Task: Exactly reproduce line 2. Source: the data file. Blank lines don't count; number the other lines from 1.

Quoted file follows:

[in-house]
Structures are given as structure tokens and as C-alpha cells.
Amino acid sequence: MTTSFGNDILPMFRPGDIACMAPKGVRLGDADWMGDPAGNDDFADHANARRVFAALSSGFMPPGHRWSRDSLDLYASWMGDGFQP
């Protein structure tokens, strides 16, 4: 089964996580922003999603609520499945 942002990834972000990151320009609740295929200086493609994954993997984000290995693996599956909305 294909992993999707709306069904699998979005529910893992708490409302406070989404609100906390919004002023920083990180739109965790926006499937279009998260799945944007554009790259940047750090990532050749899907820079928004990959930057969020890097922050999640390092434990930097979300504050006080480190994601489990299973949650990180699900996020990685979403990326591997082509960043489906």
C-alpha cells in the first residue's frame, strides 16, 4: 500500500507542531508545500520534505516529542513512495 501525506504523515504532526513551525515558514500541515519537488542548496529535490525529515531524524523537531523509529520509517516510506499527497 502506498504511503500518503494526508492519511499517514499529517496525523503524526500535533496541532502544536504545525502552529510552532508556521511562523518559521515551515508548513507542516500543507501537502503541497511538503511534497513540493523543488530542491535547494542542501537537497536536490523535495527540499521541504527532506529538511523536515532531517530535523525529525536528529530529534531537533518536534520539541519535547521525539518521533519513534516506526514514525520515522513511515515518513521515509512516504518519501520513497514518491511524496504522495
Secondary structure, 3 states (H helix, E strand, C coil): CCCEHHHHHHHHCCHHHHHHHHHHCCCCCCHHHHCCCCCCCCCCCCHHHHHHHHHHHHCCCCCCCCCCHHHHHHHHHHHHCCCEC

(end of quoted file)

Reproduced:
Structures are given as structure tokens and as C-alpha cells.